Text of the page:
UPDATE! : One of Shabnam’s and Iamail wedding pictures was chosen by Swedish wedding magazine BröllopsGuiden as picture of the month
Shabnam and Iamail’s wedding was a truly splendid occasion! We love working in Sweden, so we were delighted to return there to film and photograph this couple’s incredible rollercoaster of a day! They incorporated Persian and Swedish traditions into their day and dazzled us with not one but two beautiful outfits! Shabnam and Iamail began the day with their civil ceremony, dressed in western wedding attire. Guille had already photographed the pair for their engagement shoot, so they were relaxed and at home in front of the lens. Shabnam looked amazing in her dress: Maxim by La Sposa and Iamail smouldered in his dark suit from Östermalms Frack & Smoking.
They chose to observe the Swedish custom of meeting secretly just before the ceremony, wearing their wedding finery. It was a very special and emotional moment, the sense of intimacy making it very different from a British wedding when the couple first see each other across a crowded room as the bride makes her big entrance! Their venue, Grand Hotel Saltsjöbaden, with its quayside location provided a fantastic backdrop for the photos of the wedding party. The bright blue sky really set off the bridesmaids’ peach coloured dresses from Jenjenhouse as well as Shabnam’s own gown.
The couple organised their guests into a heart shape so Guille could photograph them from the top floor of the hotel, which made for a really fun shot!
Next came the Persian wedding ceremony which was a visual feast! Persian weddings are rich in symbolism, originating in the ancient Zoroastrian culture. The ceremony is conducted next to the Sofre-ye-Aghd, an elaborate array of many different foodstuffs and other items, each with its own symbolic significance. These include seven herbs and pastries, blessed bread with caligraphy written upon it, eggs and nuts symbolising fertility, heavenly fruits, incense, coins, a sacred text which could be the Bible, Qu’ran or Torah, a prayer rug, two candleabras symbolising light and fire and lastly, the mirror of fate. Bride Shabnam explains: “When the bride enters the room she has her veil covering her face. Once she sits beside the bridegroom, she removes her veil and the first thing that he sees in the mirror should be the reflection of his wife-to-be.” I think this is quite a magical tradition, and there are plenty more!
“A scarf or shawl made out of silk or any other fine fabric is held over the bride and bridegroom’s head by a few unmarried female relatives. Two small cones made out of sugar are softly ground together above the couple’s heads by a happily married female relative, and this continues throughout the ceremony. The idea is to shower the newly-married couple in sweetness, though the sugar drops in the fabric, not on their heads!” “Then the priest asks the couple if they consent to marry. The groom always says yes! But tradition has it that the bride must play a little more hard to get, so the first two times the question is asked, she pretends not to hear and a bridesmaid makes up some reason why she is not available, along the lines of “Shabnam has gone to pick flowers!” or “Shabnam is collecting rose water” but the third time, the bride responds “With the permission of my parents and elders, yes!” and they are declared man and wife. They exchange rings in the same way that western couples do, though in religious families they don’t kiss publicly. Lastly the bride and groom dip their little finger in honey and put it in each other’s mouths to symbolise starting the marriage with sweetness and love.” “At this point, the families start clapping and singing, and the closer members of the family will present their gifts to the bride and the groom, mostly cash or jewelry. The bride, dressed in a white caftan with matching jewelry, heads to a large chair “the Amariya” along with her groom. Four strong men carry the Amariya around the wedding room, so every guest gets to see and wish the couple happiness and good luck. They tour the large guest room, accompanied by music from a live traditional band. ”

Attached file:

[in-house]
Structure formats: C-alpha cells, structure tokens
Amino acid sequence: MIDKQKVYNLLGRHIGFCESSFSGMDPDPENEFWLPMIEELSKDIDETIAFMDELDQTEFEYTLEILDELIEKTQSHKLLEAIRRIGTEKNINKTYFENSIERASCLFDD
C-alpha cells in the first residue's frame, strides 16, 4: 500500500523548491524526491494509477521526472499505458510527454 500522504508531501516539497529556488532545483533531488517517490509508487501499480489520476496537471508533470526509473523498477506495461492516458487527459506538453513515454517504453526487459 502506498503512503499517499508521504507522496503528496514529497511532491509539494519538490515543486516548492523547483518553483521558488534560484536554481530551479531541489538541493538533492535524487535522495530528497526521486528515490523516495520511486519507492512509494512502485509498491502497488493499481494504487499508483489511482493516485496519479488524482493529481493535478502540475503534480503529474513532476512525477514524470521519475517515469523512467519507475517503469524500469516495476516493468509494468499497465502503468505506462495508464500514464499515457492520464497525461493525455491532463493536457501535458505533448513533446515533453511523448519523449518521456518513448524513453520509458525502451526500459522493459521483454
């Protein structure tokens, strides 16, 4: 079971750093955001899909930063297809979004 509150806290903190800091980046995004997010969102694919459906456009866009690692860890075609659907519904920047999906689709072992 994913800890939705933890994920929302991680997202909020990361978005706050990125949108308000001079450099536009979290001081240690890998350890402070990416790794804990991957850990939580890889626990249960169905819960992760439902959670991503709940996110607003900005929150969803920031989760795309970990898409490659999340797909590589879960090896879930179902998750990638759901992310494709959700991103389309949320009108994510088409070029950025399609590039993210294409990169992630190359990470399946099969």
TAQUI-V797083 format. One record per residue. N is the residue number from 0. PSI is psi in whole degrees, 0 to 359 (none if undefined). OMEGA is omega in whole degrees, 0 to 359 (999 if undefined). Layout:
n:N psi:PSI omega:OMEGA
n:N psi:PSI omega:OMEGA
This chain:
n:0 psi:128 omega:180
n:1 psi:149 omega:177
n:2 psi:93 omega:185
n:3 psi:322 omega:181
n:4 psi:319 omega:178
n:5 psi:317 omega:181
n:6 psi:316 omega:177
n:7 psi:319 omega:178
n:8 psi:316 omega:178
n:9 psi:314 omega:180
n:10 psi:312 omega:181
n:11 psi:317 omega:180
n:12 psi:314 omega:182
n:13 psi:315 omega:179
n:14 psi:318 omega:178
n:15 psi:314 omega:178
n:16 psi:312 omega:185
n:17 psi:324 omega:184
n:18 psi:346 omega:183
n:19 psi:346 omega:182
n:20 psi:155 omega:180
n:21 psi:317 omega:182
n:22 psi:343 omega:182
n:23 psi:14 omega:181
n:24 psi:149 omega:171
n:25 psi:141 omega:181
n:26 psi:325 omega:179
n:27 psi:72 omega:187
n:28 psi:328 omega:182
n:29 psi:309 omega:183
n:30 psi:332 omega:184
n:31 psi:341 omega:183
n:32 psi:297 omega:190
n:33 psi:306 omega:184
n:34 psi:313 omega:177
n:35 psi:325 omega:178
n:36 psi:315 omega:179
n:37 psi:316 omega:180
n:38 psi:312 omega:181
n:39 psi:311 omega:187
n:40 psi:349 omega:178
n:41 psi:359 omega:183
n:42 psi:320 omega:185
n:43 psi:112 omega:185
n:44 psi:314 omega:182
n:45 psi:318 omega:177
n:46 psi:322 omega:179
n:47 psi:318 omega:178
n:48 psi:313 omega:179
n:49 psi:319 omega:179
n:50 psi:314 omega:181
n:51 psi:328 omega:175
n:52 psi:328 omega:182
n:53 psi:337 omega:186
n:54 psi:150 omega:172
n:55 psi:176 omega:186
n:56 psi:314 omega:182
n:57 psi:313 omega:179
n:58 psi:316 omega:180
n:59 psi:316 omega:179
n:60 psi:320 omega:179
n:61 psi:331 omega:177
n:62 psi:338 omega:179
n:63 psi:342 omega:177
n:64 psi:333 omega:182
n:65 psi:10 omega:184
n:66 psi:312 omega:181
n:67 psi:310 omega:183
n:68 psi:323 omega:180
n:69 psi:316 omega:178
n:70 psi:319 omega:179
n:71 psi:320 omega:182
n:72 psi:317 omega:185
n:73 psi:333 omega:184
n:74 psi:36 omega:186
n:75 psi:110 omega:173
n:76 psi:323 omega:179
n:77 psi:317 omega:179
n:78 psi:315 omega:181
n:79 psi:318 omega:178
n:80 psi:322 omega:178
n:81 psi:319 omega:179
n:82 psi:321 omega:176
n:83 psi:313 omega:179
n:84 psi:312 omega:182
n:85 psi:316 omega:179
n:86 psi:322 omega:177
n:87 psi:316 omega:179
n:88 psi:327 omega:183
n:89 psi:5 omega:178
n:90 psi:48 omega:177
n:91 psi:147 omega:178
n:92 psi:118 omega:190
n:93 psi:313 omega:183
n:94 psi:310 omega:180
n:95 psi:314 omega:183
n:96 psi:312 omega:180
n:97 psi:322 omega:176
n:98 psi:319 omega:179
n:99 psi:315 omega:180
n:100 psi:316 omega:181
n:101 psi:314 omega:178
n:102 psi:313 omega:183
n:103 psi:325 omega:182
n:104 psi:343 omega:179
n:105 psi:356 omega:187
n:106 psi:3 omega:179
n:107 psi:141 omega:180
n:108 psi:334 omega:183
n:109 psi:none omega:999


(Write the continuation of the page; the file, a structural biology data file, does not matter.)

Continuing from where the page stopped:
“But the fun doesn’t stop there! In Persian tradition, cutting the cake is no easy matter. The knife that is used to cut the cake is stolen by female members of the wedding party, who perform the Ragsegh Chagoo or knife dance. Each time it is stolen the couple have to pay to retrieve the knife, but the dancer passes it to the next female relative, who continues the dance! A few dance moves later, the couple is finally given the knife and is able to cut the cake! This is a favourite part of the wedding traditions for many and is always good fun! ” The evening brought more dancing, and an incredible display of fire dancing as well as a spectacular release of Chinese lanterns. The couple changed back into their western wedding outfits for the evening party and we were able to capture some beautiful images of them. It was a true pleasure to be part of Shabnam and Iamail’s wedding day. Congratulations guys! Grattis till ditt bröllop Shabnam och Iamail!
Traditional bridal costume – Moroccan Caftan
hairpiece – Moroccan Tiara
Hair – Salong Eleganz (Karam)
Makeup – Gabriella Elio
bridesmaid dresses – Jenjenhouse
Groom’s suit – Östermalms Frack & Smoking
Traditional groom’s costume – Moroccan Djellaba
Groomsmen’s suits – Östermalms Frack & Smoking
Decor such as lanterns, table decorations – Decorspecialisten, Andreas Onar
Flowers – Decorspecialisten, Andreas Onar
Wedding Planner, Affi Nazari
Stockholm Brollopsfotografering Photography and Videography by Viva la Wedding!